Location: Human Nutrition Research Center on Aging
2005 Annual Report
Because the response of the individual to nutrients contains a strong genetic component, our approach aims to uncover sets of genes involved in the dietary response and to describe specific gene-diet interactions. This will be tested, using high throughput genotyping techniques, both in ongoing studies of free-living populations and in intervention studies. Our primary focus is to describe gene-diet interactions affecting/influencing progression of the metabolic syndrome, in particular obesity, often a precursor to CVD and diabetes. Cardiovascular candidate genes, both those previously described in the literature, as well as those we identify through bioinformatics analysis, will be used to examine associations and interactions on various scales. These include genetic variations, disease-related phenotypes and specific nutrients [fatty acids, cholesterol, plant sterols) and behavioral habits (alcohol consumption, smoking, physical (in)activity]. Rigorous statistical analysis will uncover the associations between phenotypes indicative of increased risk of metabolic syndrome and the genes responsible for such. Because CVD and diabetes are traditionally considered diseases of the aged, we will also continue with our investigations to identify genes responsible for healthy aging. The principal approach taken for these studies involves gene expression microarray analysis of fruit fly D. melanogaster populations with a propensity for increased longevity. Candidate aging genes will then be studied in mammalian models as well in human populations.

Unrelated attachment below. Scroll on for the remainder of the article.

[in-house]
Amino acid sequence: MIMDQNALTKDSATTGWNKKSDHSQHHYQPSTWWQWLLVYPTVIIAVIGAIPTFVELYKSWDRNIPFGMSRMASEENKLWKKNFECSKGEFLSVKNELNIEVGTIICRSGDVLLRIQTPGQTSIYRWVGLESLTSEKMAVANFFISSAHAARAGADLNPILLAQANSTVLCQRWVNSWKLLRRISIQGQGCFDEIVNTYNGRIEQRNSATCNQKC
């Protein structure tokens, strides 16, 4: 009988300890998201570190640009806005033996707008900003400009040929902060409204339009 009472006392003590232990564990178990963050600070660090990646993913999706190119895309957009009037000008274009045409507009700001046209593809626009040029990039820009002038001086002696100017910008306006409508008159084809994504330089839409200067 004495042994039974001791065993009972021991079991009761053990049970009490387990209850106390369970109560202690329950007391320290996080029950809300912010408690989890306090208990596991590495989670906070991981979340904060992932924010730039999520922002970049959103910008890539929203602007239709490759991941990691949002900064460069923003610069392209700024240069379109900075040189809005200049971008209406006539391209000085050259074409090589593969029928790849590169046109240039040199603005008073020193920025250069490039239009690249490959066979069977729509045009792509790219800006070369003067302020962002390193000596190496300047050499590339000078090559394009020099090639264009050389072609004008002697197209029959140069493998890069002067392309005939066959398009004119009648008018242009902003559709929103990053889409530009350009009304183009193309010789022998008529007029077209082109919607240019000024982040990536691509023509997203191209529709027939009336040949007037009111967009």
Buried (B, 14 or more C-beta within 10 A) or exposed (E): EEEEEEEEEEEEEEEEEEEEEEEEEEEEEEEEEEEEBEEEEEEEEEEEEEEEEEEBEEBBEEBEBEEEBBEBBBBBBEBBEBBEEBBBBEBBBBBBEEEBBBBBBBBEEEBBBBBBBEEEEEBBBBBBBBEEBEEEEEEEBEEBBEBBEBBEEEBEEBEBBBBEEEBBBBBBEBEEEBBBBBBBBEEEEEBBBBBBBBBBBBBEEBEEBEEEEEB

The seriousness of the problem at hand is evident. Cardiovascular diseases (mainly coronary heart disease and stroke) are the leading causes of death in the US, accounting for more than 40 percent of all deaths. About 1 million Americans die of CVD each year, which amounts to approximately two deaths every minute. More than half of all these deaths occur among women. However, the burden of this disease is not fully represented by the mortality figures. About one-fourth of the US population suffers from these diseases and account for 6 million hospitalizations each year. As the population ages the cost of these diseases to health care systems in the US increases. The estimated cost in 2001 - including health care expenditures and lost productivity, was nearly $300 billion.